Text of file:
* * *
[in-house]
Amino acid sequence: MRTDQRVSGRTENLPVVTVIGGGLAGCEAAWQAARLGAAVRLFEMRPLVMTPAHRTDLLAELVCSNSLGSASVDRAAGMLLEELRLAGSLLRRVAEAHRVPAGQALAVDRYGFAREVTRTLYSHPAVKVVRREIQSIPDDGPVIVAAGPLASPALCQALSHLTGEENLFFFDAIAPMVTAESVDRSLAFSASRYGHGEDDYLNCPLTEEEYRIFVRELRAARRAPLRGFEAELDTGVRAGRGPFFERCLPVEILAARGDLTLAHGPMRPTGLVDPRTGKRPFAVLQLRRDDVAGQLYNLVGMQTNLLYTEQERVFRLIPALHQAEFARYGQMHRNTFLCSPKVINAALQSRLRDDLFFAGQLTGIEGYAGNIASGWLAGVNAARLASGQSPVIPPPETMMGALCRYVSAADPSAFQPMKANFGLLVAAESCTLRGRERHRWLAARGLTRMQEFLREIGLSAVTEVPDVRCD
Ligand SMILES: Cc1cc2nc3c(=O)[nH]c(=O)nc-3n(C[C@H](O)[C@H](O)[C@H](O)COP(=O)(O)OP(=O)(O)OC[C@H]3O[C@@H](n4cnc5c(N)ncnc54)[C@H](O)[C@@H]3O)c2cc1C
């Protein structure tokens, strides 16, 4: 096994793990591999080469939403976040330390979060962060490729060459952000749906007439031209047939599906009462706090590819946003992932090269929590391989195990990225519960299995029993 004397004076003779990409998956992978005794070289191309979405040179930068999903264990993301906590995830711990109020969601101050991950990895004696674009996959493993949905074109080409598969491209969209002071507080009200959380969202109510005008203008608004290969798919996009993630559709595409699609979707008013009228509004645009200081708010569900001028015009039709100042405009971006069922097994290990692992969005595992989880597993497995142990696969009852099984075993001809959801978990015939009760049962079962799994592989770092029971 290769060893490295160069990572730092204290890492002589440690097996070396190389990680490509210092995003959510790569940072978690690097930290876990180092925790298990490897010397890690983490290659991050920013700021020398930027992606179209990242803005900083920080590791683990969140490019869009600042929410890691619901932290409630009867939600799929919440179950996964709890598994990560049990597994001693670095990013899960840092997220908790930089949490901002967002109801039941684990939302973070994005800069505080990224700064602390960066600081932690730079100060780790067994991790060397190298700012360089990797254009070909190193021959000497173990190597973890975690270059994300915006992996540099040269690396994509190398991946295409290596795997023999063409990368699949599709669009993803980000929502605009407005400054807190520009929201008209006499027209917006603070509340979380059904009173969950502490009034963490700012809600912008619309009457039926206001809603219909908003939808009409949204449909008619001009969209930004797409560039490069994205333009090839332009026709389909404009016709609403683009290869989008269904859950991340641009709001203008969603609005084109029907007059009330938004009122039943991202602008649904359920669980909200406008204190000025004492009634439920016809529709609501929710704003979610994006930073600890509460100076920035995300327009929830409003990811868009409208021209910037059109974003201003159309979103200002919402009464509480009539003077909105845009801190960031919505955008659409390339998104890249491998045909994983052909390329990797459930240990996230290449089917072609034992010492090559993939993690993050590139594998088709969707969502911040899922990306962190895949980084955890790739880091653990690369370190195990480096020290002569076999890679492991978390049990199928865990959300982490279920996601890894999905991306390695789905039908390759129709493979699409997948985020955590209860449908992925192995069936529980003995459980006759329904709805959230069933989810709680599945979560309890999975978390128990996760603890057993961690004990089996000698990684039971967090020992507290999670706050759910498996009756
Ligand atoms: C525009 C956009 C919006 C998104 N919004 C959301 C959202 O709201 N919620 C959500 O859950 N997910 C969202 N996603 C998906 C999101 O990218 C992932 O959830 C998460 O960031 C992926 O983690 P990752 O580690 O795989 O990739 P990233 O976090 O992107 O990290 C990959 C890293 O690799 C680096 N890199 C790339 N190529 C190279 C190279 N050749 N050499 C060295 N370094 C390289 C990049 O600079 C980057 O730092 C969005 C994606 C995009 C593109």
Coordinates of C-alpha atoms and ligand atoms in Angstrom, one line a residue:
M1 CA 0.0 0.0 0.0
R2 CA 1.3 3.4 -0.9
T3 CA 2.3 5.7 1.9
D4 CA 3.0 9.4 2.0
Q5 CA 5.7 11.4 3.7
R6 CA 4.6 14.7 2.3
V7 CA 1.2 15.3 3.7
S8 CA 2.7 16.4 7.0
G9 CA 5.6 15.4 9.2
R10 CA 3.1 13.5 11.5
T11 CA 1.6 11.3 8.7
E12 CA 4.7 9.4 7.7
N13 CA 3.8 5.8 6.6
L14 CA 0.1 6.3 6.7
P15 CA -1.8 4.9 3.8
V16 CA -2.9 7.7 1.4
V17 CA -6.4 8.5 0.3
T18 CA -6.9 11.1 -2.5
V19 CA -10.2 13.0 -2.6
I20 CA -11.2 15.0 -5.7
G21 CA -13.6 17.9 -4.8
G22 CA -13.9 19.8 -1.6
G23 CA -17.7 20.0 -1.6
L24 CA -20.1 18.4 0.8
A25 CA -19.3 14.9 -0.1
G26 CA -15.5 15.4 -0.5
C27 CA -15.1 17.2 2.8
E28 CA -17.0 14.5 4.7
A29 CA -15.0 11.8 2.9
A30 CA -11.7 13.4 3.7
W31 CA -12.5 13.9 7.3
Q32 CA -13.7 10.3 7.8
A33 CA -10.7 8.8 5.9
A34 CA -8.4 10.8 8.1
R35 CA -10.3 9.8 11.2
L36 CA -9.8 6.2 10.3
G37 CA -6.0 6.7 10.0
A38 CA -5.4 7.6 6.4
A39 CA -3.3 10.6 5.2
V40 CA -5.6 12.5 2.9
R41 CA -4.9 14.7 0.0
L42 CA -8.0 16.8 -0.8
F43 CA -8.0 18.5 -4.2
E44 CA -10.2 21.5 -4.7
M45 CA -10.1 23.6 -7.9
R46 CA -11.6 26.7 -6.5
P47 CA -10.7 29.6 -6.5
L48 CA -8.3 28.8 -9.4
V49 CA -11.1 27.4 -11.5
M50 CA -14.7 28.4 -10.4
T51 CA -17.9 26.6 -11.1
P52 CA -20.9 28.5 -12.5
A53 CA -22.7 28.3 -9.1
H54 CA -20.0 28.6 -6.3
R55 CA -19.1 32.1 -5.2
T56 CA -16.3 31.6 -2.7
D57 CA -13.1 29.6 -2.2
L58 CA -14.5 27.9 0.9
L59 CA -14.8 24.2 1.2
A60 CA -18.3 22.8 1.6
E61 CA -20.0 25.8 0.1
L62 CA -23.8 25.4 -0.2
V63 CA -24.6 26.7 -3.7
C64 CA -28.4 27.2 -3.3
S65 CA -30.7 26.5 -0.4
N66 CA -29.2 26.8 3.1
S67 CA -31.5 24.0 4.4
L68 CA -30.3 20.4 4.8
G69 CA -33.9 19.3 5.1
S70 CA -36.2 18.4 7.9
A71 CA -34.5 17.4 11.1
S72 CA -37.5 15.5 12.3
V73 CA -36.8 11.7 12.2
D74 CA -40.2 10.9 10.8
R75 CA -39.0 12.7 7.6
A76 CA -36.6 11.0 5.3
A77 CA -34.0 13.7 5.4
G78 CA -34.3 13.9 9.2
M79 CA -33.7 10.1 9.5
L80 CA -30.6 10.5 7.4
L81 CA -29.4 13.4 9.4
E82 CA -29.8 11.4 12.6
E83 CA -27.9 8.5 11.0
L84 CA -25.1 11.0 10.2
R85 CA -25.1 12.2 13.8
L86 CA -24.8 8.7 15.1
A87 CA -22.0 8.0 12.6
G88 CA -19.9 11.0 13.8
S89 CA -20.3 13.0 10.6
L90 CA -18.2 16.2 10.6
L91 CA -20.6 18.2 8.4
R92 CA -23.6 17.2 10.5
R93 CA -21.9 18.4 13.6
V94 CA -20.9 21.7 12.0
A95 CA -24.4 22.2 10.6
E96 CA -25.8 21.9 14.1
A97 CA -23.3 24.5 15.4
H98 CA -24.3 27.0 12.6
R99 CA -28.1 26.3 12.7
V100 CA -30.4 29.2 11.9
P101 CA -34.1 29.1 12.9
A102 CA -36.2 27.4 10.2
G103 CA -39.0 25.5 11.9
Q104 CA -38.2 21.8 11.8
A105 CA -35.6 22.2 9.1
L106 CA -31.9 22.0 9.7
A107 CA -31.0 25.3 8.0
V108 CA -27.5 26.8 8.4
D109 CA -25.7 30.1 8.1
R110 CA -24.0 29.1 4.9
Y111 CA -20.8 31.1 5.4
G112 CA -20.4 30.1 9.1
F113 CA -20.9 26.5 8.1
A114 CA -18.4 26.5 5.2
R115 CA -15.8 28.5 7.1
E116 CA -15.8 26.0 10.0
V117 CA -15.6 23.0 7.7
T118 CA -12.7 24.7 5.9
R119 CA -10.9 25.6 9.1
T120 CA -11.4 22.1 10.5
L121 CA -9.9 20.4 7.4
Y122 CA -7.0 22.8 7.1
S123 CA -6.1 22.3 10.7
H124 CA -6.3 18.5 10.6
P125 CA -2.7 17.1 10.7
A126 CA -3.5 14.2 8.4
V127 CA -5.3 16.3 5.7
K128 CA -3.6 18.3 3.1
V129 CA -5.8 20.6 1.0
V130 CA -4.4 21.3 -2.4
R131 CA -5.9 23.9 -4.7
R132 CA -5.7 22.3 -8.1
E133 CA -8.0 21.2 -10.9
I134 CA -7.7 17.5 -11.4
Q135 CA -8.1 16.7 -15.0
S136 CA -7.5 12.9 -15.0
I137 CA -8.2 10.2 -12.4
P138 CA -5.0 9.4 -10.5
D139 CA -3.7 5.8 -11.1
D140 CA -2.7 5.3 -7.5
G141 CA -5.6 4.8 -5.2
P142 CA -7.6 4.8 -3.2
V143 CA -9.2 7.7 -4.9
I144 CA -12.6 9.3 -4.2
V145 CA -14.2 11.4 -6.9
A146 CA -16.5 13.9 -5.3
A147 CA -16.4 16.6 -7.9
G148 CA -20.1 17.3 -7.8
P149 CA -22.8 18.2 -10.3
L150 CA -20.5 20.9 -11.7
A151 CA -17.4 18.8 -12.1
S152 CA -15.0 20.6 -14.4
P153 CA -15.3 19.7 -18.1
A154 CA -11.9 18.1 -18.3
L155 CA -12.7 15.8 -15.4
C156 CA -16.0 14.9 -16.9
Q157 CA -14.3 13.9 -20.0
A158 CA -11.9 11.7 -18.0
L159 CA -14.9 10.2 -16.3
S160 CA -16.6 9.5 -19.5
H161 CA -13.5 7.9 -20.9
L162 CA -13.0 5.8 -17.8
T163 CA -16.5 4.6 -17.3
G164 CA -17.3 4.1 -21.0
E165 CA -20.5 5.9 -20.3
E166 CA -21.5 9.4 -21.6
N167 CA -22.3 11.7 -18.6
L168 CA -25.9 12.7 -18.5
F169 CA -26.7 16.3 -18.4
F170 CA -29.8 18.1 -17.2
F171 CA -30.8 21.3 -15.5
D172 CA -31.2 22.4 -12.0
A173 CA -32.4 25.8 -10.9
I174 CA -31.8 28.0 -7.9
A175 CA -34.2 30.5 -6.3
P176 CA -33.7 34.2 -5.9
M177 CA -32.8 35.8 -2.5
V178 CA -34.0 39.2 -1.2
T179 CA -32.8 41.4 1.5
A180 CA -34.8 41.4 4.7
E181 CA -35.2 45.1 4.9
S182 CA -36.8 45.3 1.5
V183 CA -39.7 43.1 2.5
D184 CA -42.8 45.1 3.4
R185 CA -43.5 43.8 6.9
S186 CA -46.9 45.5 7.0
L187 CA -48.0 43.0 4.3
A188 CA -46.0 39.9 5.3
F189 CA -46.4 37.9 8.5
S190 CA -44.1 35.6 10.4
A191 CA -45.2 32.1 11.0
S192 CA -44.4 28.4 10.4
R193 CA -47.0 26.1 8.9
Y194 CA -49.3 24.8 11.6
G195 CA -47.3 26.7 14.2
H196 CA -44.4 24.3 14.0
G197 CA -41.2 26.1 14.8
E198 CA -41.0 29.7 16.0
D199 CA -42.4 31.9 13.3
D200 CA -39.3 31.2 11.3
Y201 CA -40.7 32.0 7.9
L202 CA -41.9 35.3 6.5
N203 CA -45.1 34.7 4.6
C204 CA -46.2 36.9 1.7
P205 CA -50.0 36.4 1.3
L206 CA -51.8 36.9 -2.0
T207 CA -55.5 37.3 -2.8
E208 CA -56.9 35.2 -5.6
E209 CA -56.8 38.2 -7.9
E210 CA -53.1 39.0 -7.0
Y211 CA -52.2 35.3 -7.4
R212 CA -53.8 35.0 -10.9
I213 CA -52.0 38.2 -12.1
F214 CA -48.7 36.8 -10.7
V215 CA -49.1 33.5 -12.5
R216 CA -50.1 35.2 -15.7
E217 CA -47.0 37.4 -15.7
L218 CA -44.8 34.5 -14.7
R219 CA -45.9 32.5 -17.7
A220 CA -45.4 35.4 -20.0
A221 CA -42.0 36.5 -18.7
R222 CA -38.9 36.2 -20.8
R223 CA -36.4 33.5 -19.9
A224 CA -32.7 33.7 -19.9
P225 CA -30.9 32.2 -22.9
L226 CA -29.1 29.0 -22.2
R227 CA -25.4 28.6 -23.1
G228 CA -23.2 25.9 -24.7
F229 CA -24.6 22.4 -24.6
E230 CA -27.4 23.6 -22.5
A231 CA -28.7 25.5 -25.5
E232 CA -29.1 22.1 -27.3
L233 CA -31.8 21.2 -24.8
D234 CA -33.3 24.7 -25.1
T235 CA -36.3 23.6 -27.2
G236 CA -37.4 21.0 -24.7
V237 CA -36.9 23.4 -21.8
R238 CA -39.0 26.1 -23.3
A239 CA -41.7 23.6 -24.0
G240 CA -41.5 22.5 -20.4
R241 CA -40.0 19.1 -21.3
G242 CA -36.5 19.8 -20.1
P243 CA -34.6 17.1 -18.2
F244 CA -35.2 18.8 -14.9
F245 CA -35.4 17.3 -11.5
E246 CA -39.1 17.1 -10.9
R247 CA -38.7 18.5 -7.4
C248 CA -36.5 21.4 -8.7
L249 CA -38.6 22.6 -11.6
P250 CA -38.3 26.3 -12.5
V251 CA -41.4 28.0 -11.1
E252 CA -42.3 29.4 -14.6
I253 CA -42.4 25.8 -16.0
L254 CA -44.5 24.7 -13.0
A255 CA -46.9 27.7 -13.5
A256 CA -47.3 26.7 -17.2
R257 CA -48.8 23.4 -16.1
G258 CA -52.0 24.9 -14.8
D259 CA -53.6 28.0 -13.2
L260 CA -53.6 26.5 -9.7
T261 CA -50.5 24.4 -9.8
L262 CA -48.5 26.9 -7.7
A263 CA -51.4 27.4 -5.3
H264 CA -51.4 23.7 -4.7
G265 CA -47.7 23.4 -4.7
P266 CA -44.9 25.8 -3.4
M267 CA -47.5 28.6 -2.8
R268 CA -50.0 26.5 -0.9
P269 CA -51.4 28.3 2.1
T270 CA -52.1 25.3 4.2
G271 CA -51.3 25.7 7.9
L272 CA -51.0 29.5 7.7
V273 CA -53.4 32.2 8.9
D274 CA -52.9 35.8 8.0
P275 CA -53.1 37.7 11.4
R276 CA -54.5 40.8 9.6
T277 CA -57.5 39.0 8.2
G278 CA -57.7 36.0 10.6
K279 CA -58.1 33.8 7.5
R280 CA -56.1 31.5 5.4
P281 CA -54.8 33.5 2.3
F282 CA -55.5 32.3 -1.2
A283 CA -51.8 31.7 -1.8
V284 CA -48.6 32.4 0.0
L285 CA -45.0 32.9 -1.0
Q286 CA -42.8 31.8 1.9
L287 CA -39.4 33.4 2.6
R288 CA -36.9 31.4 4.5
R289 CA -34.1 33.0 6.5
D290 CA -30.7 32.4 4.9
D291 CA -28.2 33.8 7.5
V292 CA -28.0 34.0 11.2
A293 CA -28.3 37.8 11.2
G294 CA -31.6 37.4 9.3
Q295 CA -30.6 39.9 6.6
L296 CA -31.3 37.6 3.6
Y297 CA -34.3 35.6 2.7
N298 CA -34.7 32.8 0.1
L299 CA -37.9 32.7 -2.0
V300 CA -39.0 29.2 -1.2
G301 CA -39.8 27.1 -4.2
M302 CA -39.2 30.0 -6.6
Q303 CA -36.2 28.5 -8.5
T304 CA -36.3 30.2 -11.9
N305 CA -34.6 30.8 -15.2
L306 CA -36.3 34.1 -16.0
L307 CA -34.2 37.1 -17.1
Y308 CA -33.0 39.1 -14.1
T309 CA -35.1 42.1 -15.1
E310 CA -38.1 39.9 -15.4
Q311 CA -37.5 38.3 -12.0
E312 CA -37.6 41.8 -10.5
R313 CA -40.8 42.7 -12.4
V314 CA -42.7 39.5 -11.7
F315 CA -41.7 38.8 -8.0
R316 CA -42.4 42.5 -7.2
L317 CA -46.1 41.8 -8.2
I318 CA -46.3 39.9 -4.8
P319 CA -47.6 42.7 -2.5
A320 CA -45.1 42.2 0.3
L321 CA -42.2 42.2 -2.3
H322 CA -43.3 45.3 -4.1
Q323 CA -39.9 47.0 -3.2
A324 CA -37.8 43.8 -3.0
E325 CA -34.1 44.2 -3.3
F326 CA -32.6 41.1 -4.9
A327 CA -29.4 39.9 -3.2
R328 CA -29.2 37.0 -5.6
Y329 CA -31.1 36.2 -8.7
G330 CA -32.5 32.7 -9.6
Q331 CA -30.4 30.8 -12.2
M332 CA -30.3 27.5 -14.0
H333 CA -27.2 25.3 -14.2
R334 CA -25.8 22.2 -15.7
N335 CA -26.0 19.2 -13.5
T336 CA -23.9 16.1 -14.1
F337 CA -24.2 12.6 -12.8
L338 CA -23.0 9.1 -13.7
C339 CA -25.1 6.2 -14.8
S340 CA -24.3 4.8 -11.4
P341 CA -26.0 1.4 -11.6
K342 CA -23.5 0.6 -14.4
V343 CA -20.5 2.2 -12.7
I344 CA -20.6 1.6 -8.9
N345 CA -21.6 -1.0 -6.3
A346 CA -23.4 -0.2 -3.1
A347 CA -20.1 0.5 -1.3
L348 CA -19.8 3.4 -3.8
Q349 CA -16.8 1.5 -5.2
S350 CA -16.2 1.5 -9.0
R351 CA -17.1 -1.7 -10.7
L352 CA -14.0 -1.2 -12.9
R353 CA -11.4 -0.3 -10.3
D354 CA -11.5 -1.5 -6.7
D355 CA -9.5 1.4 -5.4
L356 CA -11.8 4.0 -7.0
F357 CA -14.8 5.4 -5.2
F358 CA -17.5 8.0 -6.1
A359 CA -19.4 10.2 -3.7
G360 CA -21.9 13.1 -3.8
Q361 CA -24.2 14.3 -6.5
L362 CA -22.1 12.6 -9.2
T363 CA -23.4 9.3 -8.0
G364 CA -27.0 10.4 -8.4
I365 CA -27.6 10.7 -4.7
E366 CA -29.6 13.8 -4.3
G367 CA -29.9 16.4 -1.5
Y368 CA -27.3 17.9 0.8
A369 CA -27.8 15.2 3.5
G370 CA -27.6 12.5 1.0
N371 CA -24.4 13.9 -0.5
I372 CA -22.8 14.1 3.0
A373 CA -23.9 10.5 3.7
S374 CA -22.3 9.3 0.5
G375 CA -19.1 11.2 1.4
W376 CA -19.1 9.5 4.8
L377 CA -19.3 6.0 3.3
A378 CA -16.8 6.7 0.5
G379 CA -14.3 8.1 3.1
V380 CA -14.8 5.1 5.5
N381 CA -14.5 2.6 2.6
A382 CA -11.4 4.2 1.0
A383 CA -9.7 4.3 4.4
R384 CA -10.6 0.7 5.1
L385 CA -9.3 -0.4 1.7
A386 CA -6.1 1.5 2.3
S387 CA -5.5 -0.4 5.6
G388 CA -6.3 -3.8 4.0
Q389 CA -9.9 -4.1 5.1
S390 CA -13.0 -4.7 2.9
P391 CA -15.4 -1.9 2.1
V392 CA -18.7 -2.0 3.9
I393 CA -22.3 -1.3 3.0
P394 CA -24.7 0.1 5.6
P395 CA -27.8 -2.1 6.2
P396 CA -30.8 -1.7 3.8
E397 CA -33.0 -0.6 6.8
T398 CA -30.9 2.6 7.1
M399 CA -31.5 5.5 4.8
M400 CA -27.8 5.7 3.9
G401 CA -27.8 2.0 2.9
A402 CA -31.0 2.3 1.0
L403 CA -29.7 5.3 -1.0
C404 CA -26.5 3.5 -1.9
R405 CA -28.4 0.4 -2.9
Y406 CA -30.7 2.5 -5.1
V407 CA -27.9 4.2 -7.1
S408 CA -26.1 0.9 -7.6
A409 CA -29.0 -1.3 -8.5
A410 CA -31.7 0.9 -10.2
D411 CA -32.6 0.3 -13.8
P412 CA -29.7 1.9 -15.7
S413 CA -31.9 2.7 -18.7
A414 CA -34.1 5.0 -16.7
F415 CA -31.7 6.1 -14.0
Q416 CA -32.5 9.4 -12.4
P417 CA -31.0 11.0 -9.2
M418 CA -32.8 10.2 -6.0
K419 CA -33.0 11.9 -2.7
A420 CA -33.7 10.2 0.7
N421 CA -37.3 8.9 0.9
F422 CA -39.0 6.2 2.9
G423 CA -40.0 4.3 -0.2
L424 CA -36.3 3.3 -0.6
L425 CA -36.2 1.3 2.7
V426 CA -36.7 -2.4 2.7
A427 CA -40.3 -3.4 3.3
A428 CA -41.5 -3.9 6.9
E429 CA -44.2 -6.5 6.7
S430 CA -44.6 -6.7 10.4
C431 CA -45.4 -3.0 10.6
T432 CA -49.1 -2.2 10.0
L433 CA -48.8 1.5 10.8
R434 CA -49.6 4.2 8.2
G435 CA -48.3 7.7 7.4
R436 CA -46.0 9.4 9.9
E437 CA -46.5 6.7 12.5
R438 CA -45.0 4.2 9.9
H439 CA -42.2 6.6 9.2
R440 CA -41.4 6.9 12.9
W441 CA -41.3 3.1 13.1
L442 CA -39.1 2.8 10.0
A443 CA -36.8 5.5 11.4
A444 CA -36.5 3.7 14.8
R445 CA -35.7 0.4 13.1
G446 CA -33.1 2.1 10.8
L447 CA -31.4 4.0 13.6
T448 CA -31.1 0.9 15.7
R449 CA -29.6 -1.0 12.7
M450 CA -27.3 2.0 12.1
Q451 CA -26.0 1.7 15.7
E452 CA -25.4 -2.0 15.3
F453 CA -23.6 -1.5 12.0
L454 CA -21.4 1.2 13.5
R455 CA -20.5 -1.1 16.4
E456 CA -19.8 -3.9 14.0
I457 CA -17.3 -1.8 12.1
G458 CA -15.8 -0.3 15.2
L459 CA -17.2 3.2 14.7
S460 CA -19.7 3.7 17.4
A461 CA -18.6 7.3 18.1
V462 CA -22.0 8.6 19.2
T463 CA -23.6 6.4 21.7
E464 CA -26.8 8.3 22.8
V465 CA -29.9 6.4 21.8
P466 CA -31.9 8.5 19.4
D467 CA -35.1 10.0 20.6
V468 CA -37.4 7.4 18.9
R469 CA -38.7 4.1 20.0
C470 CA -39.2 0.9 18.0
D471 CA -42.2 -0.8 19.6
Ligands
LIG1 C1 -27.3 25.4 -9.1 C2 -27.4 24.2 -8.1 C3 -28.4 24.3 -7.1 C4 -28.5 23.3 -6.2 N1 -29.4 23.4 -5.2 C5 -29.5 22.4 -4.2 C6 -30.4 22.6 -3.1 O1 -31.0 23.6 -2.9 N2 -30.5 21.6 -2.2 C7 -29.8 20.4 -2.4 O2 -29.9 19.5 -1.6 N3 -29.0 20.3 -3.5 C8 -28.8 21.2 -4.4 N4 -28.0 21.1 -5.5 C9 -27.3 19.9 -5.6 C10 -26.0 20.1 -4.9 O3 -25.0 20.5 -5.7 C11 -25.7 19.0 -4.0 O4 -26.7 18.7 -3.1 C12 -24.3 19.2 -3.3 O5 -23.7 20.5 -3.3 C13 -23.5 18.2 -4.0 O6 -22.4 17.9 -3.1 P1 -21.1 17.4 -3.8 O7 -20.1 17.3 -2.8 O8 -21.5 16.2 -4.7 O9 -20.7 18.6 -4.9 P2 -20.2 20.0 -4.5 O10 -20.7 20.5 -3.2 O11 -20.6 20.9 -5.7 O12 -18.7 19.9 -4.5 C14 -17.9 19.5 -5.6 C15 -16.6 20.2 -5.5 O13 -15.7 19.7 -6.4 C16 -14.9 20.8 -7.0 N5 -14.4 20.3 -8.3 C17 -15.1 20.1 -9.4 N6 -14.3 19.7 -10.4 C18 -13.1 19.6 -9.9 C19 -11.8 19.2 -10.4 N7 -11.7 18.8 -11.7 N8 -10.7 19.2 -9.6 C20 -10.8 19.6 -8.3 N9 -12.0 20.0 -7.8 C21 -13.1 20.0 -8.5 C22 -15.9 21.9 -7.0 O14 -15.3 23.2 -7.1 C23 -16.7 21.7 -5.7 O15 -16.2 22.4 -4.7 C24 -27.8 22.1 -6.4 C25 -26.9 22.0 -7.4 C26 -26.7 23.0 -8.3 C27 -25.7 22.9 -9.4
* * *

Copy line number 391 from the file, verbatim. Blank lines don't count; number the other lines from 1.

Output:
L385 CA -9.3 -0.4 1.7